It’s hard to imagine Italian food without tomatoes. Or German food without potatoes. Or a summer in Indiana without sweet corn, salt, and butter (and by butter, I mean real butter–you know, that stuff that comes from a cow).
What these examples all have in common is a blending of the Old World and the New, the ultimate in fusion cooking.
Food is a challenge and an opportunity for the historical novelist, especially as she guzzles coffee in front of her computer and realizes her medieval characters had neither of these. Food is a part of culture and a great way to show time and place.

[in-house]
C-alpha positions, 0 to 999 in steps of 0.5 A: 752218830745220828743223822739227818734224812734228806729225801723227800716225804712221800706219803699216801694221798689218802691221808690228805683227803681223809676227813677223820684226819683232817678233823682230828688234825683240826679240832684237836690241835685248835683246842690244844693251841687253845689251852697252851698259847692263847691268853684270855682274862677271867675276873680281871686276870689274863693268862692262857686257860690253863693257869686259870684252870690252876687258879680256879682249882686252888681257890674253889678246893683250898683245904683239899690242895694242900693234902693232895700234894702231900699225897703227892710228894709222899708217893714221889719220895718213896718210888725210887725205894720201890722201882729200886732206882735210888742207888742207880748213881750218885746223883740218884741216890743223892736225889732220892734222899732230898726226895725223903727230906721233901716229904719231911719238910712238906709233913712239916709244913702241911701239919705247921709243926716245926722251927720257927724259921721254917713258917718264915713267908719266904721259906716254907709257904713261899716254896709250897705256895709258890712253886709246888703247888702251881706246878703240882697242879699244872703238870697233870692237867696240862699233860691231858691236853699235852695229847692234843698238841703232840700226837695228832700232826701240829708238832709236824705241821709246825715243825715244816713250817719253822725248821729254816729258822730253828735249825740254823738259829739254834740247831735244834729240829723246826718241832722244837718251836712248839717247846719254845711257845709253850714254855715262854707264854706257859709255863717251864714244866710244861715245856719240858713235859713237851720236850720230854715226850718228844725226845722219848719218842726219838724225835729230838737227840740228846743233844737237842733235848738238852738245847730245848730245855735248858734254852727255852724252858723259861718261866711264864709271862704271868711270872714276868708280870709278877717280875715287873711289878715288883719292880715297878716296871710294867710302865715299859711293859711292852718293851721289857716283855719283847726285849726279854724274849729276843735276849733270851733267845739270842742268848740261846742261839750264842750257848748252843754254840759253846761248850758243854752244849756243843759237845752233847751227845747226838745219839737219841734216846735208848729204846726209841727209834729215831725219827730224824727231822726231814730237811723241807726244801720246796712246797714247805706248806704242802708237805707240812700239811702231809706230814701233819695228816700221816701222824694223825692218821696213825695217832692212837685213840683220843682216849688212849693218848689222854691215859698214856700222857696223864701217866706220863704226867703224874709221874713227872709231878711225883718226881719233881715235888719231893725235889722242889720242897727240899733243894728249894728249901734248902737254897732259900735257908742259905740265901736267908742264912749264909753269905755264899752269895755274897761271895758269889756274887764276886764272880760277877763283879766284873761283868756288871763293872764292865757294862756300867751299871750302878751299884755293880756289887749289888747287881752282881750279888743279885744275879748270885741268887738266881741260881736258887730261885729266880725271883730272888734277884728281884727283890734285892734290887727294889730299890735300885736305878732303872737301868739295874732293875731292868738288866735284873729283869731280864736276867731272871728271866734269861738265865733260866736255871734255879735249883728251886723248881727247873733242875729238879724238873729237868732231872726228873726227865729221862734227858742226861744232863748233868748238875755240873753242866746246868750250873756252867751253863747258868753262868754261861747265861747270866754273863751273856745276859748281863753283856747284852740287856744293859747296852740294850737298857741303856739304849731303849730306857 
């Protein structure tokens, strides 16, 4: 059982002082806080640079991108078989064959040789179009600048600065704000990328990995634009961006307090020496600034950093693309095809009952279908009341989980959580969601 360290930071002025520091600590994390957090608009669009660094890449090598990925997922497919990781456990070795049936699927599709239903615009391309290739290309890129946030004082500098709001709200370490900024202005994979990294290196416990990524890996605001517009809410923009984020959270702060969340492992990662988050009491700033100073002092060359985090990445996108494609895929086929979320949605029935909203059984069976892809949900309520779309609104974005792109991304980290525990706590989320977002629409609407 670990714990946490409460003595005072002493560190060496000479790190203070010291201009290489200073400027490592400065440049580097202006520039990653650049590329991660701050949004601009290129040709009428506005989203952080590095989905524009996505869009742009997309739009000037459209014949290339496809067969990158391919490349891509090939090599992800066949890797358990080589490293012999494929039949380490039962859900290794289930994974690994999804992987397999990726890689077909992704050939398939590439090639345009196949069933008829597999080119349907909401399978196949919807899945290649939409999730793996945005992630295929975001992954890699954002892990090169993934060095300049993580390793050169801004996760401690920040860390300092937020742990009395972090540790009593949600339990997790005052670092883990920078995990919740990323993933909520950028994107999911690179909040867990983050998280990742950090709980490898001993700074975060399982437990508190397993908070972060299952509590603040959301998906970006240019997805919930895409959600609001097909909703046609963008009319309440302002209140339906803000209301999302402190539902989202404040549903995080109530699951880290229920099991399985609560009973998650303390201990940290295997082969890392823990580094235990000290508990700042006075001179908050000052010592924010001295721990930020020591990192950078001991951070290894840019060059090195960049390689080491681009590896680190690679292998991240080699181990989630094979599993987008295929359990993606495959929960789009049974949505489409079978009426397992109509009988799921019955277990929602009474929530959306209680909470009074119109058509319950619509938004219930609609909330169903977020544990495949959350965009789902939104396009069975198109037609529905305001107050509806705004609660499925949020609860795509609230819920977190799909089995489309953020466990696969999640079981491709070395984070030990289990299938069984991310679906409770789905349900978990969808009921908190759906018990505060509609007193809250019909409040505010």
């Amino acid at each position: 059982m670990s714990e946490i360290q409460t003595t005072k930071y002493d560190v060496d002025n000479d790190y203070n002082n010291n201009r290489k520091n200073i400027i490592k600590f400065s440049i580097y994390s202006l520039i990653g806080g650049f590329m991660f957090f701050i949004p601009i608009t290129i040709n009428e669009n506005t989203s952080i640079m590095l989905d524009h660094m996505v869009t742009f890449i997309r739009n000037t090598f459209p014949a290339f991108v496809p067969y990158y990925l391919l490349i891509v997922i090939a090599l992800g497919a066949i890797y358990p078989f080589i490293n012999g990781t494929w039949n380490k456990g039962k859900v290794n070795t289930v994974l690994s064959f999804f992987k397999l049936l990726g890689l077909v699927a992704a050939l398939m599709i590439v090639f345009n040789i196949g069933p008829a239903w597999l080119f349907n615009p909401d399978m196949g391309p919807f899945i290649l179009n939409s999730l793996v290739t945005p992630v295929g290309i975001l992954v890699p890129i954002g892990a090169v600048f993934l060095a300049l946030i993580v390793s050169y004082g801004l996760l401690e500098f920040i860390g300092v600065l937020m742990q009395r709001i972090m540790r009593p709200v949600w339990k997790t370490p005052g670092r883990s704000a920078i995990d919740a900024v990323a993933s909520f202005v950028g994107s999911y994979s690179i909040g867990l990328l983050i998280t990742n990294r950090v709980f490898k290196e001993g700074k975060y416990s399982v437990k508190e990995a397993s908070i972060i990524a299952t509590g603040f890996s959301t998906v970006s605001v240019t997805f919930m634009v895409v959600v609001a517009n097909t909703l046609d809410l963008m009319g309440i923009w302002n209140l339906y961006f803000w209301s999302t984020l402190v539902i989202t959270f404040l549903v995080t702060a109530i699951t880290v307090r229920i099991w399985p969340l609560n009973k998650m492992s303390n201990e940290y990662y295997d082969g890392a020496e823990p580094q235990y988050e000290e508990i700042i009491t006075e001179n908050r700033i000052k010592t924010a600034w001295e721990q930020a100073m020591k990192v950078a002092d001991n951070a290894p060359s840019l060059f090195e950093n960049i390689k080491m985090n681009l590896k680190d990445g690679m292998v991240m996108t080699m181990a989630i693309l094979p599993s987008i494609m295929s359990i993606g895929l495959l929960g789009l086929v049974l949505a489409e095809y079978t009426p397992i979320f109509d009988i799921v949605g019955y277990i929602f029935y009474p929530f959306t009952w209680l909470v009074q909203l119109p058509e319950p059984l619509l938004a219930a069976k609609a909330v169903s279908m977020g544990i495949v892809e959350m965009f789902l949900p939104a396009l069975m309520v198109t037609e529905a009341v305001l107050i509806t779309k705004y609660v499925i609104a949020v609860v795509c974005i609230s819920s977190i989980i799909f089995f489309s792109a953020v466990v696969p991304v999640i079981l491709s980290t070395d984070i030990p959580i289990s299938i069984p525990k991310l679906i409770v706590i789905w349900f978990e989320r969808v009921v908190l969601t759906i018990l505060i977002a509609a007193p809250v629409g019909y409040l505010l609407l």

The challenge is not to introduce an anachronism and jar the reader. I was jarred when I saw a character in Return of the King eating cherry tomatoes. Even though J.R.R. Tolkien’s Middle Earth is fantasy, not historical fiction, the feel of the story is medieval, yet tomatoes are a New World food.
The Food Timeline with its many links about items that make it to the dinner plate is a wonderful site about food history. One hazard: The info is so interesting, the author gets distracted from writing and then gets hungry.